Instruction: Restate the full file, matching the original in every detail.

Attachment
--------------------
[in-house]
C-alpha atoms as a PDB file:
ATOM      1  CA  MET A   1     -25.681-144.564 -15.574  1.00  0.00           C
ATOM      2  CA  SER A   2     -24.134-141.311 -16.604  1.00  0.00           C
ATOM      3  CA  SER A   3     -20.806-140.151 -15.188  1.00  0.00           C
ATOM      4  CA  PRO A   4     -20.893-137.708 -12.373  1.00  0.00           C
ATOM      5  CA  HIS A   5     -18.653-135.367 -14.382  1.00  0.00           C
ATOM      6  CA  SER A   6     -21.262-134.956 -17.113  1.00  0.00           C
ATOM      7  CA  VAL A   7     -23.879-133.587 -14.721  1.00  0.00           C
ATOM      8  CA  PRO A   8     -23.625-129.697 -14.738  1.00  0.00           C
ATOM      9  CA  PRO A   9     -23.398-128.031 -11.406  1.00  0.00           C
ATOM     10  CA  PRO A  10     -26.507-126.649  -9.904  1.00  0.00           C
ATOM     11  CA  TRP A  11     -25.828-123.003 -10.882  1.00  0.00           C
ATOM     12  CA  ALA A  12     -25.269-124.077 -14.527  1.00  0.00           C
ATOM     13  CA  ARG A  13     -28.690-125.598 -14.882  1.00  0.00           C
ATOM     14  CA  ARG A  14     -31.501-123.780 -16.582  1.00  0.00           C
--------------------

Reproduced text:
[in-house]
C-alpha atoms as a PDB file:
ATOM      1  CA  MET A   1     -25.681-144.564 -15.574  1.00  0.00           C
ATOM      2  CA  SER A   2     -24.134-141.311 -16.604  1.00  0.00           C
ATOM      3  CA  SER A   3     -20.806-140.151 -15.188  1.00  0.00           C
ATOM      4  CA  PRO A   4     -20.893-137.708 -12.373  1.00  0.00           C
ATOM      5  CA  HIS A   5     -18.653-135.367 -14.382  1.00  0.00           C
ATOM      6  CA  SER A   6     -21.262-134.956 -17.113  1.00  0.00           C
ATOM      7  CA  VAL A   7     -23.879-133.587 -14.721  1.00  0.00           C
ATOM      8  CA  PRO A   8     -23.625-129.697 -14.738  1.00  0.00           C
ATOM      9  CA  PRO A   9     -23.398-128.031 -11.406  1.00  0.00           C
ATOM     10  CA  PRO A  10     -26.507-126.649  -9.904  1.00  0.00           C
ATOM     11  CA  TRP A  11     -25.828-123.003 -10.882  1.00  0.00           C
ATOM     12  CA  ALA A  12     -25.269-124.077 -14.527  1.00  0.00           C
ATOM     13  CA  ARG A  13     -28.690-125.598 -14.882  1.00  0.00           C
ATOM     14  CA  ARG A  14     -31.501-123.780 -16.582  1.00  0.00           C